On May 2nd & 3rd the Florida Soaring Society had their second mixed winch and ALES soaring contest at the O.W.L.S. field at Kennyworld in Morriston, Florida.
I participated in the soaring event in the novice class.
The weekend called for nice weather. It was expected that the wind would be relatively consistent but a bit on the breezy side. The project average for Saturday was 5-6 m/s with it being slightly less windy on Sunday, ~4-5 m/s.
I learned during the previous event that my Gracia Maxi tends to not do the best when the wind is high. After the first FSS contest at Christmas, Florida I adjusted my speed flight mode to add a little more reflex to the trailing edge to better help penetrate through the wind. This ended being a good adjustment. As I’ll explain later, my ability to get back upwind from chasing thermals was greatly improved.
For the second contest FSS changed the rules for ALES contestants. Previously, ALES pilots would have 30 seconds to fly their plane to altitude with the clock starting as soon as the motor started. This would give the ALES pilot a 30 second advantage on the winch pilots since the winch pilot’s time started when their glider came off the winch line. Since this change occurred I swapped over to 4s so that I could rocket my plane past altitude and gain a little zoom height as the speed bled off.
When arriving to the field I noticed it was going to be much cooler than I anticipated. At least it was cold by Florida standards. However, the humidity was low and after the sun fully came out it made for a pleasant day. My only concern for the day was how the wind would end up working out.
I was nervous getting out my glider and putting it together. Less nervous than the first contest in Christmas, FL, but never-the-less, nervous that I’d make some faux pas or go home without a glider. I was able to quickly find some pilots that attended the first contest and got caught up with them on how they were doing. I was glad that I recognized many of them and better, that they recognized me.
The first task for FSS is generally shorter than the others. For Saturday the first task was for 7 minutes. After my performance at the first contest I was really worried that I wouldn’t make my full time. I didn’t get full time during any round. This time it was different. I made my time and a little over! I enabled my telemetry logs and the above is my altitude chart from the first round.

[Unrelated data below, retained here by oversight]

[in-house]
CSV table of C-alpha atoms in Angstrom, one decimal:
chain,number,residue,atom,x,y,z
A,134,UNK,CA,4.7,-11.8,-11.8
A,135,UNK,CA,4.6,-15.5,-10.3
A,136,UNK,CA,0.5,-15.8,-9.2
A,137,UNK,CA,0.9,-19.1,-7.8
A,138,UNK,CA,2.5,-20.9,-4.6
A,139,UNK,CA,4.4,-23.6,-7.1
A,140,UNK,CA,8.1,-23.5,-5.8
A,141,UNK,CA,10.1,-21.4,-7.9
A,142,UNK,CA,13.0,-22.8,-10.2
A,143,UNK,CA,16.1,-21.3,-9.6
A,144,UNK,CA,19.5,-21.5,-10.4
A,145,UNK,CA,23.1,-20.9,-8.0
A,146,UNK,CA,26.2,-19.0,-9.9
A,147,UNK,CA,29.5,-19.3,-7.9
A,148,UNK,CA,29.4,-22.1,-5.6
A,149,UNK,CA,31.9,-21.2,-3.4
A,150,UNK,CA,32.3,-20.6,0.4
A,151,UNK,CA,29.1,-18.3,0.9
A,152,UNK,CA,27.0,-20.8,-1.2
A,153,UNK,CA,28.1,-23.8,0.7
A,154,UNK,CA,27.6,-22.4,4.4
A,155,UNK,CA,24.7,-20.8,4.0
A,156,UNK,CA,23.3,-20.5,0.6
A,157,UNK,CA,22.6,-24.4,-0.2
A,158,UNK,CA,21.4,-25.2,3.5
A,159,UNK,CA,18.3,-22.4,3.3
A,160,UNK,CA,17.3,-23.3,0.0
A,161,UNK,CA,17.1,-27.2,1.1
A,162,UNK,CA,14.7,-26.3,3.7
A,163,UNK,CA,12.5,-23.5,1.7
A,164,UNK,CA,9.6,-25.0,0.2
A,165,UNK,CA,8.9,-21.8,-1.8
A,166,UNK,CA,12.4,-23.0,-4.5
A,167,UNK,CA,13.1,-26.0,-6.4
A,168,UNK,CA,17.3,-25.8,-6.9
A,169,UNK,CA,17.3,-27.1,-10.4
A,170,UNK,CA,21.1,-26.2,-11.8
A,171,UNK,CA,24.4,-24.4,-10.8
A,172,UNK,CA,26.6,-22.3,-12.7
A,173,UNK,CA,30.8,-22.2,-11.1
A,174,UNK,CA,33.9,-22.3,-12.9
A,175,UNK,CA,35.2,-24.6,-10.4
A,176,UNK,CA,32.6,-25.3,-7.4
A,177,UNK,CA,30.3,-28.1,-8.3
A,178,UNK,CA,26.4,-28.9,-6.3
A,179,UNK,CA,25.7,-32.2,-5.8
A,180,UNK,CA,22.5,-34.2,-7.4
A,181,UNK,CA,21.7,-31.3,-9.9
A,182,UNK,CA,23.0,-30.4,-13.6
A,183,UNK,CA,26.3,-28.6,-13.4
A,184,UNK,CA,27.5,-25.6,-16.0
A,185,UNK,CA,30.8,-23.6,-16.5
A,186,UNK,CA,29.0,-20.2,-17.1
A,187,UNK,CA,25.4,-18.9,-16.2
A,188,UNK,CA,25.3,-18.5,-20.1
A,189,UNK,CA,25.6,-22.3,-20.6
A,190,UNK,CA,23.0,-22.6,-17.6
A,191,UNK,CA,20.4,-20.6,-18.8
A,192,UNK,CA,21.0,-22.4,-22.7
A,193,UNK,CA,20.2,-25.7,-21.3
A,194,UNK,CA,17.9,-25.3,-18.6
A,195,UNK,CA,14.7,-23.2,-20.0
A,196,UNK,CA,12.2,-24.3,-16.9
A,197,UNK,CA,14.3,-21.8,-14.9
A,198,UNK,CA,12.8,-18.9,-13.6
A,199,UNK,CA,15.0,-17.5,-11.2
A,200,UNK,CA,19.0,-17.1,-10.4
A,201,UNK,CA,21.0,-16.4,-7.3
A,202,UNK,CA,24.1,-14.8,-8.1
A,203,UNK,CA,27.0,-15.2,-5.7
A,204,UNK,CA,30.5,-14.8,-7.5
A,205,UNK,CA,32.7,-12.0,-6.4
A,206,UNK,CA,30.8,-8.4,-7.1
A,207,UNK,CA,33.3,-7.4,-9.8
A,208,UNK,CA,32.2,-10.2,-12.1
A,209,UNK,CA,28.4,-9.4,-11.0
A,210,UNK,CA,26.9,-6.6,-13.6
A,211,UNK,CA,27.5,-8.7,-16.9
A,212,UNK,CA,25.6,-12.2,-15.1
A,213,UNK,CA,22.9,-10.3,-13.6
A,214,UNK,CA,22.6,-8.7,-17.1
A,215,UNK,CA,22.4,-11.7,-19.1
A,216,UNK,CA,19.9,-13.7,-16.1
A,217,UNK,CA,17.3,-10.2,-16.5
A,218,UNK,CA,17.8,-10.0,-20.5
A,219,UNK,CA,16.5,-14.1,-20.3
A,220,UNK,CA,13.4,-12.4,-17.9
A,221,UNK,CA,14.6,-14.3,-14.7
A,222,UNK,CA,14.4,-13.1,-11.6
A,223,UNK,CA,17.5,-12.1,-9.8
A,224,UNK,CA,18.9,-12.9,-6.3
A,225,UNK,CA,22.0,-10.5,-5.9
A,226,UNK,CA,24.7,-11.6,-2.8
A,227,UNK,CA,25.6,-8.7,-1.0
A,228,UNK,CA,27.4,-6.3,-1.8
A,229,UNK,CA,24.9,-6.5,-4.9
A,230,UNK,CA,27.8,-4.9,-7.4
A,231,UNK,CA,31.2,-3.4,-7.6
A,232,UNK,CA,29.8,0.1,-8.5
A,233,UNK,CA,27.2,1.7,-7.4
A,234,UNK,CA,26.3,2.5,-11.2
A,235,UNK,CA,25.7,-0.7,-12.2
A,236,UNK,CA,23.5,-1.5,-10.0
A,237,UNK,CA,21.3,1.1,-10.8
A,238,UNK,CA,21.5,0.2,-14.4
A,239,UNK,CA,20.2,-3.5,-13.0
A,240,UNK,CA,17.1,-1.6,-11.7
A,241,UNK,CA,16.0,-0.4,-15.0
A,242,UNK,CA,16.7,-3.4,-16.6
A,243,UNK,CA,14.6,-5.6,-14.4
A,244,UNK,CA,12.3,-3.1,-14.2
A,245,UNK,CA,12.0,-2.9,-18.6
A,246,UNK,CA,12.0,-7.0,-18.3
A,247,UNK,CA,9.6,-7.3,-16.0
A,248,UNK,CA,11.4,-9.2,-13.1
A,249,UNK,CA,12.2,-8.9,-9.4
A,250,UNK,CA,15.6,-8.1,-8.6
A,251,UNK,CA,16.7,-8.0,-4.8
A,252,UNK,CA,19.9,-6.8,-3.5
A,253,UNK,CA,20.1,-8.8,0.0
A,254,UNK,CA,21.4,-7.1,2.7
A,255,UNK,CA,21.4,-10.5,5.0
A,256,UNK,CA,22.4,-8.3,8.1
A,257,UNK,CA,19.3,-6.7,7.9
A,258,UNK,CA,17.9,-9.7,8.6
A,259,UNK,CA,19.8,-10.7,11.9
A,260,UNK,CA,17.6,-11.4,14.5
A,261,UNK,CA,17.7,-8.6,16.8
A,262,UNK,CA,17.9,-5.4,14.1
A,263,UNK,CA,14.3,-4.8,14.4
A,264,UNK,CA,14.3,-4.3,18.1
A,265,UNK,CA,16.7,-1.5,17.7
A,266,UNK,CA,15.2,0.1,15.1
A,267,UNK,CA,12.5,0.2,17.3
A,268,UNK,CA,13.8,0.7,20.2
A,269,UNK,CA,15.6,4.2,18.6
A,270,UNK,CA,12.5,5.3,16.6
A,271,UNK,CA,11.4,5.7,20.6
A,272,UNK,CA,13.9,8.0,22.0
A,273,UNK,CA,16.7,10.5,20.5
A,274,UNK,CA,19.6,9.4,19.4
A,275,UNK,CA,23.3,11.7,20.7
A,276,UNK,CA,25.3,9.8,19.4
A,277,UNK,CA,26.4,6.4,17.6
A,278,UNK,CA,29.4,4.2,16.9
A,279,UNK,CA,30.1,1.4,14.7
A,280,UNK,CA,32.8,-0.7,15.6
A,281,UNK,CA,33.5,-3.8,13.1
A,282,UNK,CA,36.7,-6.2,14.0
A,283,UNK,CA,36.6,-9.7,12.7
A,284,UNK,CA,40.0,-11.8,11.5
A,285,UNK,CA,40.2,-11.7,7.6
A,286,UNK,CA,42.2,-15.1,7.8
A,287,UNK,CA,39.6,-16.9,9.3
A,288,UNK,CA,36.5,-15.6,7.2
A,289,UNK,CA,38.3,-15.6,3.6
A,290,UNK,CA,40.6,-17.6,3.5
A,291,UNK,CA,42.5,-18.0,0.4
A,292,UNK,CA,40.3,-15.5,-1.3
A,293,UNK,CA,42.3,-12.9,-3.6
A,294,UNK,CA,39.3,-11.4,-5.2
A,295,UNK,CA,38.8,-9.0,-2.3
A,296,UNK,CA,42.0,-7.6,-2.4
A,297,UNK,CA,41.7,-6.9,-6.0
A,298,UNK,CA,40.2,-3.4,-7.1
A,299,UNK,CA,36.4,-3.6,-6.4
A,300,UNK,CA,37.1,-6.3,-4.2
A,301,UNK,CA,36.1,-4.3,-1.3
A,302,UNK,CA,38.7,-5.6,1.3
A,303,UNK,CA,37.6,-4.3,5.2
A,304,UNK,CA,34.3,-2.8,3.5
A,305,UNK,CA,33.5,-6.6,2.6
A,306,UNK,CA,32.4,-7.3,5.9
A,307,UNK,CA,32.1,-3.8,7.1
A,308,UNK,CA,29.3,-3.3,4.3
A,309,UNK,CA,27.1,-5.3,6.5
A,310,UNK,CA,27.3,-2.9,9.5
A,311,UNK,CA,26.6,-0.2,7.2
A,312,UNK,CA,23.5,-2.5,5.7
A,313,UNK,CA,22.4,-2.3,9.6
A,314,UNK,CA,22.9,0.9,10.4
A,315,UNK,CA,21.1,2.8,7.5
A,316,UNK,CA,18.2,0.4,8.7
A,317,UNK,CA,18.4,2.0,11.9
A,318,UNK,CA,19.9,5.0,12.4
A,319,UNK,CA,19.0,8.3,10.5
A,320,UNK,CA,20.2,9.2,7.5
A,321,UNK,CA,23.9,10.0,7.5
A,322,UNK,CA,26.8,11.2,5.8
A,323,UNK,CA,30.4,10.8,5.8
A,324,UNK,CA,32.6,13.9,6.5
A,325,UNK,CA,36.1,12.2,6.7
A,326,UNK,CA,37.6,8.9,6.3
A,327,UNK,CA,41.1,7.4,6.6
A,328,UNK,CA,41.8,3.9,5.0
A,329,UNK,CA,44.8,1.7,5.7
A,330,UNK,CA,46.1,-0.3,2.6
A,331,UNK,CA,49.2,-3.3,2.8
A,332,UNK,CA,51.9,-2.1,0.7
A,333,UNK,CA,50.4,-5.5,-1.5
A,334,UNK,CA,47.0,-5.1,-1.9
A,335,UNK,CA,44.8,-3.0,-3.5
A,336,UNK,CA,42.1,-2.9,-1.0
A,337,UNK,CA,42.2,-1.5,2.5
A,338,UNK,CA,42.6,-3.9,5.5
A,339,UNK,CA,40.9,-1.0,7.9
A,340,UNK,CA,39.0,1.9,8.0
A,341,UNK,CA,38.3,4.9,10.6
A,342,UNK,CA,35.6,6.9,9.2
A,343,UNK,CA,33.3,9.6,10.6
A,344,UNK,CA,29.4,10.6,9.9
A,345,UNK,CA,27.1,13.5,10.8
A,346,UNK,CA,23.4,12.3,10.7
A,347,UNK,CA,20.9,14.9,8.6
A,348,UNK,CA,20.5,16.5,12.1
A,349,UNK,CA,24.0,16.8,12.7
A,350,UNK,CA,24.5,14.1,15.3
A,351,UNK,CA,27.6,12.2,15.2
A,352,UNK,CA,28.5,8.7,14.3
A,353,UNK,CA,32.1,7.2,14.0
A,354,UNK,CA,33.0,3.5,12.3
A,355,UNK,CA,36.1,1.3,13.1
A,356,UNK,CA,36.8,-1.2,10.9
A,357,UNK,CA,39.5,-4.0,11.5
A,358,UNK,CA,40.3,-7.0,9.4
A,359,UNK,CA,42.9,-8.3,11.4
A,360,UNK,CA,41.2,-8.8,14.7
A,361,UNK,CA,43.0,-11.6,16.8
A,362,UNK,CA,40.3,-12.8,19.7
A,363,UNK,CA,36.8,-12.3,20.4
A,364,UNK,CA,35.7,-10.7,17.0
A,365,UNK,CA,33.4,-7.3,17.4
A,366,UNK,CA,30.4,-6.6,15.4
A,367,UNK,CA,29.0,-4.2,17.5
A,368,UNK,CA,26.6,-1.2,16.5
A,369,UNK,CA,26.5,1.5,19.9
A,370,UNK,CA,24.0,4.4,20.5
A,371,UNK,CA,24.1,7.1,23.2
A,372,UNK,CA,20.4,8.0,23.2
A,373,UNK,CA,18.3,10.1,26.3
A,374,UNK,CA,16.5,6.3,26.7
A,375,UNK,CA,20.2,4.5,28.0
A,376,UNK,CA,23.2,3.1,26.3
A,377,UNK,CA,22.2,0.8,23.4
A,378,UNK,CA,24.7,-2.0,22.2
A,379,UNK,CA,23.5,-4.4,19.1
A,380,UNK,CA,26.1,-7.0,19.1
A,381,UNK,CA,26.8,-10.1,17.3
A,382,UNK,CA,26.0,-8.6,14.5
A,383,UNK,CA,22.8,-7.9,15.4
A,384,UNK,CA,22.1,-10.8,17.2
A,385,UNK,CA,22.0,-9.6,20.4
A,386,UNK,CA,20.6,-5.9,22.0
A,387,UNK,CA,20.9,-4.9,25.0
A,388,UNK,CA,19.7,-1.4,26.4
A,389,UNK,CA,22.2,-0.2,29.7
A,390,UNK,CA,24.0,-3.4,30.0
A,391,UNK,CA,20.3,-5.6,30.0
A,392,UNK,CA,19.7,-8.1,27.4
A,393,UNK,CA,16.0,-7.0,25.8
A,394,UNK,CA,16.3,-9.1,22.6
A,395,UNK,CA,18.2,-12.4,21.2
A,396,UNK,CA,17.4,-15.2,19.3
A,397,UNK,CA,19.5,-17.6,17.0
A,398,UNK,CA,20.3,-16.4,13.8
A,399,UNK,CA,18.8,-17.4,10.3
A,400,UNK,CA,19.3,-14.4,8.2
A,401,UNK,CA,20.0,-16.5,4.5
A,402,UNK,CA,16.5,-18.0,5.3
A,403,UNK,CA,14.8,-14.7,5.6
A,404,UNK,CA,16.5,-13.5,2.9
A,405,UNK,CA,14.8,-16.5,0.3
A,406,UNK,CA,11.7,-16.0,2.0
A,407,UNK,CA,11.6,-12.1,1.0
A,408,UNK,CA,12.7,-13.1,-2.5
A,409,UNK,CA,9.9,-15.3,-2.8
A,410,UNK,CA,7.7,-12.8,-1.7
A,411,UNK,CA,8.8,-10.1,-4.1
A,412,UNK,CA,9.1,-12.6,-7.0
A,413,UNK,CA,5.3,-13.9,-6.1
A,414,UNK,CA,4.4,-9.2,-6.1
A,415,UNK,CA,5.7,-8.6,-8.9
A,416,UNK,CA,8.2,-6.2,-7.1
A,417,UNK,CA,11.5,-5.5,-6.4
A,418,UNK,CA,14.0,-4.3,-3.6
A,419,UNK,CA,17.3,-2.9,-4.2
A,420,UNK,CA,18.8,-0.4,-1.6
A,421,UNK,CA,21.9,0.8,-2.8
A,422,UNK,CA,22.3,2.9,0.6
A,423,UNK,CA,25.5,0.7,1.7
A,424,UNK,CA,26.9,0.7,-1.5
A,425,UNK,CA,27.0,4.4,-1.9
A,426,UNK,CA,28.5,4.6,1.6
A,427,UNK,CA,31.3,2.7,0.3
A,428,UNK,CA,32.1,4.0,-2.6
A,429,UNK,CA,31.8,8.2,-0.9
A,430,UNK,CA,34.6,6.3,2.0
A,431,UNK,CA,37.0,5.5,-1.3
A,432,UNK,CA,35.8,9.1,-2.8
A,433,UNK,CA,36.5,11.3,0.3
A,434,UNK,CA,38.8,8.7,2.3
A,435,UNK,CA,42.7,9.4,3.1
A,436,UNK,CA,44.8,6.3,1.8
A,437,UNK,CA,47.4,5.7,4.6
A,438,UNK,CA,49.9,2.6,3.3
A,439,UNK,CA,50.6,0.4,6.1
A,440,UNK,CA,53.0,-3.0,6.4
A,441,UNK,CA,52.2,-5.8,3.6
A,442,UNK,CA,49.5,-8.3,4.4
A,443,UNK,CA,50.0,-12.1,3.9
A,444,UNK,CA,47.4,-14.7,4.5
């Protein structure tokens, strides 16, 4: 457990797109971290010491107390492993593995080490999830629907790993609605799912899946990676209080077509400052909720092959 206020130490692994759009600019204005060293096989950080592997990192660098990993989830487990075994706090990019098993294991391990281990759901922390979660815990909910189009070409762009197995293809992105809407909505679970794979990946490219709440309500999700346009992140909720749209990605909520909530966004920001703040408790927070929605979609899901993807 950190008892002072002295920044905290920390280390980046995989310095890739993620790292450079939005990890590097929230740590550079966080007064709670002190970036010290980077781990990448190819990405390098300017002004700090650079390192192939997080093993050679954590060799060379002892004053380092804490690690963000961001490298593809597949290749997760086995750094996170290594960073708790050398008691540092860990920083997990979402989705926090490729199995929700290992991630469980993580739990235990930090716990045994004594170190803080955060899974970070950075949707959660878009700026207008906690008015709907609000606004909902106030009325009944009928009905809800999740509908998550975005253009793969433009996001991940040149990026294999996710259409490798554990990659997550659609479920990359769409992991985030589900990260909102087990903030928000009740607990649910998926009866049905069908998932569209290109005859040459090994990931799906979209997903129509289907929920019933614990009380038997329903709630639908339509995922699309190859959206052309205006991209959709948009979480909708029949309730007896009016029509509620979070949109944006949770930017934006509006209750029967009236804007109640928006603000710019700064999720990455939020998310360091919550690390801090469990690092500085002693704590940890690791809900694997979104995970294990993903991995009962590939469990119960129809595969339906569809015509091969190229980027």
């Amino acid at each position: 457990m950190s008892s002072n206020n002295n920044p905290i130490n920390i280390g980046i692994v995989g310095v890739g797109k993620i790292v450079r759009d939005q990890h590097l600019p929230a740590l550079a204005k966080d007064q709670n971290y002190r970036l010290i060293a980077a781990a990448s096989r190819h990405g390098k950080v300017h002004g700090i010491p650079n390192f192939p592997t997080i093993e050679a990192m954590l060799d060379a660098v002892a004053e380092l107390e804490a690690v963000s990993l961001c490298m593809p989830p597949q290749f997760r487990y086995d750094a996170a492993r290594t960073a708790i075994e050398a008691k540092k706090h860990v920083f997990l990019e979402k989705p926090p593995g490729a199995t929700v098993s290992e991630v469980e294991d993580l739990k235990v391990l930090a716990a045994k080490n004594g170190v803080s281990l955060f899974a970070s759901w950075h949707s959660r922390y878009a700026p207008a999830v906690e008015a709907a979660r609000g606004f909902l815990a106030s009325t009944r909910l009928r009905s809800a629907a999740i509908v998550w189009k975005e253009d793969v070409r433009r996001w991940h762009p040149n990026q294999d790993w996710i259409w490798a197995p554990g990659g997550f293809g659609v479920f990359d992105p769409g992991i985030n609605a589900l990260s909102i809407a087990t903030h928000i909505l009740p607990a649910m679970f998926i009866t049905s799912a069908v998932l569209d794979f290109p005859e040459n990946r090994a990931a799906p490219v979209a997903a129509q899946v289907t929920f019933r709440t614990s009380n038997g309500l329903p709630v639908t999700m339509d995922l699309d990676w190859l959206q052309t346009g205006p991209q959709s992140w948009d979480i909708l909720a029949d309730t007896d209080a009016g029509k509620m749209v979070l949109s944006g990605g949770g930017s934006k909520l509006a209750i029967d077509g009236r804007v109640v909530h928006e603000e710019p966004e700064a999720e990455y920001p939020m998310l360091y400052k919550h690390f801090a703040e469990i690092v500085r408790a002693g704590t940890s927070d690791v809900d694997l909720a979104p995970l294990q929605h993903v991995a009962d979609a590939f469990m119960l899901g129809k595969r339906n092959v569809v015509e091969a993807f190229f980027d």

For all other rounds the time to meet was 8 minutes. Even though I met and went over my time for the first round I was still worried about how well I’d do. It turns out that I was able to find lift again and stay up for the full 8 minutes plus two extra seconds, essentially scored as 7:58.
For the first two rounds a pilot named Ben was my timer. He is an outstanding gentleman and a great pilot. He helped me find the lift I needed to stay up in the air. Ben provided some great pointers. Throughout the weekend he and Donna (I think that was her name) helped me by timing my flights, spotting my landing approaches, and pointing out lift. Without their help I doubt I would have done as well. Thanks Ben and Donna!
The third flight didn’t go as well as the first two. The total time was around 5:56. After my initial launch you can see that I catch a good thermal but after a while I get in some sink. I fall to about 400ft and am able to keep it there for a while. Again, I’m unable to keep or find a ride and get stuck in some more sink and dead air till I finally have to land.
Flight #4 went better but I think my plane was ready for the lunch break. I was up for about 6:42 seconds. After getting some light lift I basically sat in dead air and came down a lot earlier than I wanted.